City Cast

What's the Meaning Behind Missing Streets?

Kaela Cote-Stemmermann
Kaela Cote-Stemmermann
Posted on September 28, 2022   |   Updated on June 18
One of my least favorite intersections. (Wally Gobetz/Flickr)

One of my least favorite intersections. (Wally Gobetz/Flickr)

Pierre L’Enfant, the designer of our fair city, named D.C.’s streets by letters (east-west) and numbers (north-south), but a few letters are conspicuously missing. Namely, J St. and everything after W St.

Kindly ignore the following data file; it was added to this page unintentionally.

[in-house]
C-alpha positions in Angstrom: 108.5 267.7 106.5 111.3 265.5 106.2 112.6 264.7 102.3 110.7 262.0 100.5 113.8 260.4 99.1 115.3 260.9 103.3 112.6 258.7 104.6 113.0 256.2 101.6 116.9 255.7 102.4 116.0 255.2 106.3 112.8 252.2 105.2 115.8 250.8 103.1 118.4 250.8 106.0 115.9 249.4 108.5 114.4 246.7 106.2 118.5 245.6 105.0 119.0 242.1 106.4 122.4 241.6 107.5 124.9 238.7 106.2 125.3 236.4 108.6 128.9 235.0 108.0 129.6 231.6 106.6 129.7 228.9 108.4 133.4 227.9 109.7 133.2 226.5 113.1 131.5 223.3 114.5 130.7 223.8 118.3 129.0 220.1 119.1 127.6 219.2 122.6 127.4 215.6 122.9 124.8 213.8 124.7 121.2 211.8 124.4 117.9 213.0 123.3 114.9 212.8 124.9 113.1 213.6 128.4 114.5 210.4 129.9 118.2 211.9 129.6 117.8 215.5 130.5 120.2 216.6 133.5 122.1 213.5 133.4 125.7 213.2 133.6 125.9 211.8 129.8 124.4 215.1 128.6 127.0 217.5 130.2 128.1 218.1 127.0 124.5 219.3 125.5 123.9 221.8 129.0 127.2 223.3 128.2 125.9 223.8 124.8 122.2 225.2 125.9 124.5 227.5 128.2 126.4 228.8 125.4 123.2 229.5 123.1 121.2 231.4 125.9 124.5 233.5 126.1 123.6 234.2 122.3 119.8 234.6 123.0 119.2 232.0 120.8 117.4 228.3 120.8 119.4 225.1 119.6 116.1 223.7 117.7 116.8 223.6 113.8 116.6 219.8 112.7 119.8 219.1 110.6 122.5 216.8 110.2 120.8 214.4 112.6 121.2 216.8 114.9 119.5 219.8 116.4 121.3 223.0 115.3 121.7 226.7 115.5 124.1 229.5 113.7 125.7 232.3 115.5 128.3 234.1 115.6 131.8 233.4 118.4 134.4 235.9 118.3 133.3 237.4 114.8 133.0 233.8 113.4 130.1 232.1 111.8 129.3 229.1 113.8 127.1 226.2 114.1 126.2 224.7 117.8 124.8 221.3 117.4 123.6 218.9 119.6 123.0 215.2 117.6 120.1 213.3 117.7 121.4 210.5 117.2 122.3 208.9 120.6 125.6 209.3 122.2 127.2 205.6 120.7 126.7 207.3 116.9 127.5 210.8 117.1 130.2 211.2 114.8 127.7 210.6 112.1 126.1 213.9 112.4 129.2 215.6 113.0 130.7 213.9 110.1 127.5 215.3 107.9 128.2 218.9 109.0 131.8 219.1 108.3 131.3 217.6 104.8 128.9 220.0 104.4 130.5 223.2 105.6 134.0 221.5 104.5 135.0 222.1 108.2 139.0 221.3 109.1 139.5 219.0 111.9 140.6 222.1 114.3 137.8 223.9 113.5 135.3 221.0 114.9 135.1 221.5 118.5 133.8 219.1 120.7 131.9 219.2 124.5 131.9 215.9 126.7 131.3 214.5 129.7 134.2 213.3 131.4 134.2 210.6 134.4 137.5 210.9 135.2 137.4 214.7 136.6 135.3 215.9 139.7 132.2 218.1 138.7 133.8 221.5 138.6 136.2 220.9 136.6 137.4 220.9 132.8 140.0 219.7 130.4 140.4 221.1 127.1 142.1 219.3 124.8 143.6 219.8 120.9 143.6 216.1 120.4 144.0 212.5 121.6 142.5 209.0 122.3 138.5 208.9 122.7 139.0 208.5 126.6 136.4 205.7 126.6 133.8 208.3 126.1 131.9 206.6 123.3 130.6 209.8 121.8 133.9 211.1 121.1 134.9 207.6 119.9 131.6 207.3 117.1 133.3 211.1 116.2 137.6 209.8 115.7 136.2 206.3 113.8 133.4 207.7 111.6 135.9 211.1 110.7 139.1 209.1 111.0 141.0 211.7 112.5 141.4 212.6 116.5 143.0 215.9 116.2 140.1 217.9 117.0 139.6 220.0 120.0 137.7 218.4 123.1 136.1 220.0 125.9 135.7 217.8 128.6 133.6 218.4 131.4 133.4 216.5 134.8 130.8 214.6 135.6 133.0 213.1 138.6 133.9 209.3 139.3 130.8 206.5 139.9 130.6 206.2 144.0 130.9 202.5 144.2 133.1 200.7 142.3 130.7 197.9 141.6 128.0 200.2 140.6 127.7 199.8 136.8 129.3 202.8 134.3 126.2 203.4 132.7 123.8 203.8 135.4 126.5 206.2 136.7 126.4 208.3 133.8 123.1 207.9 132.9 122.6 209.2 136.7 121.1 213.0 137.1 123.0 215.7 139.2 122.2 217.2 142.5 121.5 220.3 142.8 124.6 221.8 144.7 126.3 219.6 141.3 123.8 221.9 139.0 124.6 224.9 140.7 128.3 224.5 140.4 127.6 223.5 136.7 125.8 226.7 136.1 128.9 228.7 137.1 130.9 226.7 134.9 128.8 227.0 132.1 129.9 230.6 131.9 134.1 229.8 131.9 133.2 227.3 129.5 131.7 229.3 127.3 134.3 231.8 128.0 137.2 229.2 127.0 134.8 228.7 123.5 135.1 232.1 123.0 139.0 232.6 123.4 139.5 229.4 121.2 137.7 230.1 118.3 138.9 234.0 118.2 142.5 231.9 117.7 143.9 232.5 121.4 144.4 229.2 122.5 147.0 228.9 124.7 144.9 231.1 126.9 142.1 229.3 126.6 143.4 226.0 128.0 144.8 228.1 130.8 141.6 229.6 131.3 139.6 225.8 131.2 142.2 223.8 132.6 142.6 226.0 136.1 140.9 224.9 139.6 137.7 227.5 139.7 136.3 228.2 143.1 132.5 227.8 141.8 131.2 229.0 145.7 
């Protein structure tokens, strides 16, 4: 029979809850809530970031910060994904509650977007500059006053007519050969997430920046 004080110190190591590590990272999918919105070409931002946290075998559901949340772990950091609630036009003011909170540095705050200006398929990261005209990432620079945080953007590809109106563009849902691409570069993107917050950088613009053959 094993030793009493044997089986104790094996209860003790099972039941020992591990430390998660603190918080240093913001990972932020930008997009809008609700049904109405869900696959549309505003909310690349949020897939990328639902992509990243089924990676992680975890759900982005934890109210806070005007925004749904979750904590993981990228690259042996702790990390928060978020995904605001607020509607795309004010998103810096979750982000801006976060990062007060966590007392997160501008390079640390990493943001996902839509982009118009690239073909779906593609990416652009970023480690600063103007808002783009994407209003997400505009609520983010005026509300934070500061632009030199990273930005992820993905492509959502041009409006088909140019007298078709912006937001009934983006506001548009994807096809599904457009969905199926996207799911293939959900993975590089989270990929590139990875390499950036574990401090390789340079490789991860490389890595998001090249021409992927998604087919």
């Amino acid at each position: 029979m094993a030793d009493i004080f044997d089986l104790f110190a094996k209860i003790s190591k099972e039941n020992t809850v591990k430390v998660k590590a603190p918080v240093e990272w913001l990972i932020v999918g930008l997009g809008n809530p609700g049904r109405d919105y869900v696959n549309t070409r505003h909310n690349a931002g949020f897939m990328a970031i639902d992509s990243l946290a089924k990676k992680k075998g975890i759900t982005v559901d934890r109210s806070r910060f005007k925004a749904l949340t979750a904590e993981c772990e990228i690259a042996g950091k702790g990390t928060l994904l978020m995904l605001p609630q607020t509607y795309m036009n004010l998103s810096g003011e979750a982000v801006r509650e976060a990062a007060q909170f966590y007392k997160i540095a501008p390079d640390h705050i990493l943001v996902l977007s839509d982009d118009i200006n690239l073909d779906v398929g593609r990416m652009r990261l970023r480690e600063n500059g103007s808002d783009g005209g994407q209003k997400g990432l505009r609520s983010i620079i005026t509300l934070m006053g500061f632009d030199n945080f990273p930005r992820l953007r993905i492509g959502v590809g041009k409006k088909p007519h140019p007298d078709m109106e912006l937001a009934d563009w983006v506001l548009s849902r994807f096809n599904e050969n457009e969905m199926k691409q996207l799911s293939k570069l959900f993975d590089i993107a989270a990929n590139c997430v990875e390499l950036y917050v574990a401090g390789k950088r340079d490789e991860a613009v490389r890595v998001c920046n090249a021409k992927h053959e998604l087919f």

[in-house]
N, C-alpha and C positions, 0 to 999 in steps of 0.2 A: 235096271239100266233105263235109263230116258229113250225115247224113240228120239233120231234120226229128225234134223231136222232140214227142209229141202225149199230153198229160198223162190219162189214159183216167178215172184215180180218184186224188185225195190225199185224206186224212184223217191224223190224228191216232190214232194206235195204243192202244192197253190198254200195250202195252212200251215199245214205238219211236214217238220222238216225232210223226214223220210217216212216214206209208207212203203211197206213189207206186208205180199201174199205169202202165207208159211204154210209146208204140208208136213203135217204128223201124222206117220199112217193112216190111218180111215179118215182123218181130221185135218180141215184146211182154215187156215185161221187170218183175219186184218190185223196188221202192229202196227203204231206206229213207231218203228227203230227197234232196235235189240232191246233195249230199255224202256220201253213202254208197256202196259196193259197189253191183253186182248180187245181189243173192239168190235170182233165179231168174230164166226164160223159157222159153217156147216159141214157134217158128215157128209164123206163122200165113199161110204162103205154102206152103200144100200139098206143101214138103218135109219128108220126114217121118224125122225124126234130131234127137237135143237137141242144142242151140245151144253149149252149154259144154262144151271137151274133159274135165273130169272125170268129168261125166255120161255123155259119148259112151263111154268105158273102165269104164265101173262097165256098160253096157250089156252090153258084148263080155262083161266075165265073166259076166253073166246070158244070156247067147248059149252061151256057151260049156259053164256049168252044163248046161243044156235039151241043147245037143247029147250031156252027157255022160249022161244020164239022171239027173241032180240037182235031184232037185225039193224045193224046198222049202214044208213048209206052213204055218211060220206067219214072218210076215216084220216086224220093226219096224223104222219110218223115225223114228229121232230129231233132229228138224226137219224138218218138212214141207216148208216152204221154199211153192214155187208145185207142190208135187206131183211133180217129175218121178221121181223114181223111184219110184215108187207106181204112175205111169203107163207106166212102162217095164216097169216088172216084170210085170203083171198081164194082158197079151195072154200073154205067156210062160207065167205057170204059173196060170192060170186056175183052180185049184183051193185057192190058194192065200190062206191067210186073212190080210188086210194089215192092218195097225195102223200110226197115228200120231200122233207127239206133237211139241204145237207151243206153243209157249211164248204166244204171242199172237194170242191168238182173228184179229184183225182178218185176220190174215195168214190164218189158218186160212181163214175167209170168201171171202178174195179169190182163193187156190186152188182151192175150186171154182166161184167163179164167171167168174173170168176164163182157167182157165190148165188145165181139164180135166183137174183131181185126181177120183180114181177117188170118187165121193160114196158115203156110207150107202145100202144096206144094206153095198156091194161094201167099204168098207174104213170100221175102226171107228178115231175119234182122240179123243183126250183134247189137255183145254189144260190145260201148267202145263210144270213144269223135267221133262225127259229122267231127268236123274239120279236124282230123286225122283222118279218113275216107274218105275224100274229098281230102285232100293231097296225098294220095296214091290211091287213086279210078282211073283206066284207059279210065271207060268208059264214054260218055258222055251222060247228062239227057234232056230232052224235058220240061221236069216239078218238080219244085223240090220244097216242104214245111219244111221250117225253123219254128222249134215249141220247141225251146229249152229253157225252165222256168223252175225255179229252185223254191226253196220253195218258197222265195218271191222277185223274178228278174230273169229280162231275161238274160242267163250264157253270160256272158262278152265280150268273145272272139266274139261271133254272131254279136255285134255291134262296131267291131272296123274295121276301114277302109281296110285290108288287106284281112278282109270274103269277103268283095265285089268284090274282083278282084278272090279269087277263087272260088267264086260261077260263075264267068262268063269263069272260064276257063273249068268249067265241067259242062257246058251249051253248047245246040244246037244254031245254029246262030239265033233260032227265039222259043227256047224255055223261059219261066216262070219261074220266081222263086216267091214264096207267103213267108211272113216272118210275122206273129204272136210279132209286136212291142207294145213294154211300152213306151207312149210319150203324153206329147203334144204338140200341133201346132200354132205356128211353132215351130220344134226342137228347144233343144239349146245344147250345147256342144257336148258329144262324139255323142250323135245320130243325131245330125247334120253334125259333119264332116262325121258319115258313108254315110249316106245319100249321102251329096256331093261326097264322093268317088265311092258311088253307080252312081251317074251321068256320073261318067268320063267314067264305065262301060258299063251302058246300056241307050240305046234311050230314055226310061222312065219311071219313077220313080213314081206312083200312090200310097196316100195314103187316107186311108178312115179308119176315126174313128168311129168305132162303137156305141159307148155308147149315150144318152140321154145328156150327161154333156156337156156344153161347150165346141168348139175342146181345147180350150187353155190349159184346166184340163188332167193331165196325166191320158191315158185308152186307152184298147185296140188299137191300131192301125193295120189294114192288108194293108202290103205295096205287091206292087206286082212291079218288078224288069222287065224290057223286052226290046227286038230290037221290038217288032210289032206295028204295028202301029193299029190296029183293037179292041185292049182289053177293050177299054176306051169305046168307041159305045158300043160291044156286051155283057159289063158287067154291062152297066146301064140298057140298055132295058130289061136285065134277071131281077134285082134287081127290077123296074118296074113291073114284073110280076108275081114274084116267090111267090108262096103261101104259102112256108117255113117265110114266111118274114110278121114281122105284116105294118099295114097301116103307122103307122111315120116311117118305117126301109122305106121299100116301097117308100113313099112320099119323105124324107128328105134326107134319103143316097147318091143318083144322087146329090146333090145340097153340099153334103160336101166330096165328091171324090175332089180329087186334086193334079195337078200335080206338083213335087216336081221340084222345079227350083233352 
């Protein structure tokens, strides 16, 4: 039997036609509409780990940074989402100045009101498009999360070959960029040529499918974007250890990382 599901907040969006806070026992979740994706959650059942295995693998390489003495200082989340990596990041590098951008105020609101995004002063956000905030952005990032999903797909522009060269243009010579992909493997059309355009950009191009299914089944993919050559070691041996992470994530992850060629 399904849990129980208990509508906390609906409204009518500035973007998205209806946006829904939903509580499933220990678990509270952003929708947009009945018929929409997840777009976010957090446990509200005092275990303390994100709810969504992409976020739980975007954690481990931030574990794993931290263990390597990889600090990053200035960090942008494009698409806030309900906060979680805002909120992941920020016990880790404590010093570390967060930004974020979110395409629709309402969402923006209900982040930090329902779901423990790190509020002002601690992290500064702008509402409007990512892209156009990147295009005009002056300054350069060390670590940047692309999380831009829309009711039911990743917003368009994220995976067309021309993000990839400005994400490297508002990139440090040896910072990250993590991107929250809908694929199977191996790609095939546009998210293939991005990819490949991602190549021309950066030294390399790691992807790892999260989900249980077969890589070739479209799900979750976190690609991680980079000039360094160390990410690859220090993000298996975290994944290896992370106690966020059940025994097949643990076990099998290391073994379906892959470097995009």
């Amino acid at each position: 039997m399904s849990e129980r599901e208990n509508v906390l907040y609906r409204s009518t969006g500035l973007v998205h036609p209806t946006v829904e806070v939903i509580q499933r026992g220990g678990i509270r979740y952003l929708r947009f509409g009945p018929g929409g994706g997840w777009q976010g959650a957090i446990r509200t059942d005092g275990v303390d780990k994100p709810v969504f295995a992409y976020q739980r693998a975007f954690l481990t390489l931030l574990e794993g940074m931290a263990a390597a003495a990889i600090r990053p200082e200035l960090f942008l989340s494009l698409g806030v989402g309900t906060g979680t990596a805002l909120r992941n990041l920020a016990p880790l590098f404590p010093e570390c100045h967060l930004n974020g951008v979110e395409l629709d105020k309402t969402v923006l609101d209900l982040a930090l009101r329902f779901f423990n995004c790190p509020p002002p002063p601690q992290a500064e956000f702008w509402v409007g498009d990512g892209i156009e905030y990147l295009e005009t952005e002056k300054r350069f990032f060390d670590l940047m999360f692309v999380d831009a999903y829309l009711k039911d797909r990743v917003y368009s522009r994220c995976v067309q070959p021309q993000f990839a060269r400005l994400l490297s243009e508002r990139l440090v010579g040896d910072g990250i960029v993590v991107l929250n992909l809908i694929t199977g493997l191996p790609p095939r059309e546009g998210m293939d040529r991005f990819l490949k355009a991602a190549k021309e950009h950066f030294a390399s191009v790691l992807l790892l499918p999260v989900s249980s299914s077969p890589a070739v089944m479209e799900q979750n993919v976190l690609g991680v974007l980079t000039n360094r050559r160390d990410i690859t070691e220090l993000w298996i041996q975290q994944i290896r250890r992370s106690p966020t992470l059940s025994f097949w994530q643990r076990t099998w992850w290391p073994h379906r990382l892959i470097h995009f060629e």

X, Y, and Z’s absence can be explained simply. They weren’t needed. In early D.C., Florida Ave. was named Boundary Street, and it was the limits of the city. W St. was the last street before Boundary Street, so all the rest of the alphabet was void.

Additionally, J St. doesn’t exist because back in the day, the letter J didn’t exist. And, once it did, it looked so much like the letter “I” that people thought a J St. would be confusing.

However, if you want the more juicy (and false) story, rumor has it that L’Enfant so despised John Jay, an American politician and Supreme Court justice, that he slighted him by omitting J St.

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